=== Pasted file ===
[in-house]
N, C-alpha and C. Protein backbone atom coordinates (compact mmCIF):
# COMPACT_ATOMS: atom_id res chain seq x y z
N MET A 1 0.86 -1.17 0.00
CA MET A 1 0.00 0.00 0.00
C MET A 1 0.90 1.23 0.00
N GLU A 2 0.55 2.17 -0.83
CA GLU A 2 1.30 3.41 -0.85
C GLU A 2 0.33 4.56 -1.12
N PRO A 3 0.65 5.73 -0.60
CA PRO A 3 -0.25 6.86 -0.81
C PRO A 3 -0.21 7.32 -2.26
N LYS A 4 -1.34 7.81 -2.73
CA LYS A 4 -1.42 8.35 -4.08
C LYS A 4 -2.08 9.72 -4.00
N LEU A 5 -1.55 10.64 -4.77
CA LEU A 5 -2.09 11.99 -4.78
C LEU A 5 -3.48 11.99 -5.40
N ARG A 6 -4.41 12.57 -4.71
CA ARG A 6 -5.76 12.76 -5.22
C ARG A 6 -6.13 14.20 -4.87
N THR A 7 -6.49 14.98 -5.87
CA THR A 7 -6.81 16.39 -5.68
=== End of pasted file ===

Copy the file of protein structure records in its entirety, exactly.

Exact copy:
[in-house]
N, C-alpha and C. Protein backbone atom coordinates (compact mmCIF):
# COMPACT_ATOMS: atom_id res chain seq x y z
N MET A 1 0.86 -1.17 0.00
CA MET A 1 0.00 0.00 0.00
C MET A 1 0.90 1.23 0.00
N GLU A 2 0.55 2.17 -0.83
CA GLU A 2 1.30 3.41 -0.85
C GLU A 2 0.33 4.56 -1.12
N PRO A 3 0.65 5.73 -0.60
CA PRO A 3 -0.25 6.86 -0.81
C PRO A 3 -0.21 7.32 -2.26
N LYS A 4 -1.34 7.81 -2.73
CA LYS A 4 -1.42 8.35 -4.08
C LYS A 4 -2.08 9.72 -4.00
N LEU A 5 -1.55 10.64 -4.77
CA LEU A 5 -2.09 11.99 -4.78
C LEU A 5 -3.48 11.99 -5.40
N ARG A 6 -4.41 12.57 -4.71
CA ARG A 6 -5.76 12.76 -5.22
C ARG A 6 -6.13 14.20 -4.87
N THR A 7 -6.49 14.98 -5.87
CA THR A 7 -6.81 16.39 -5.68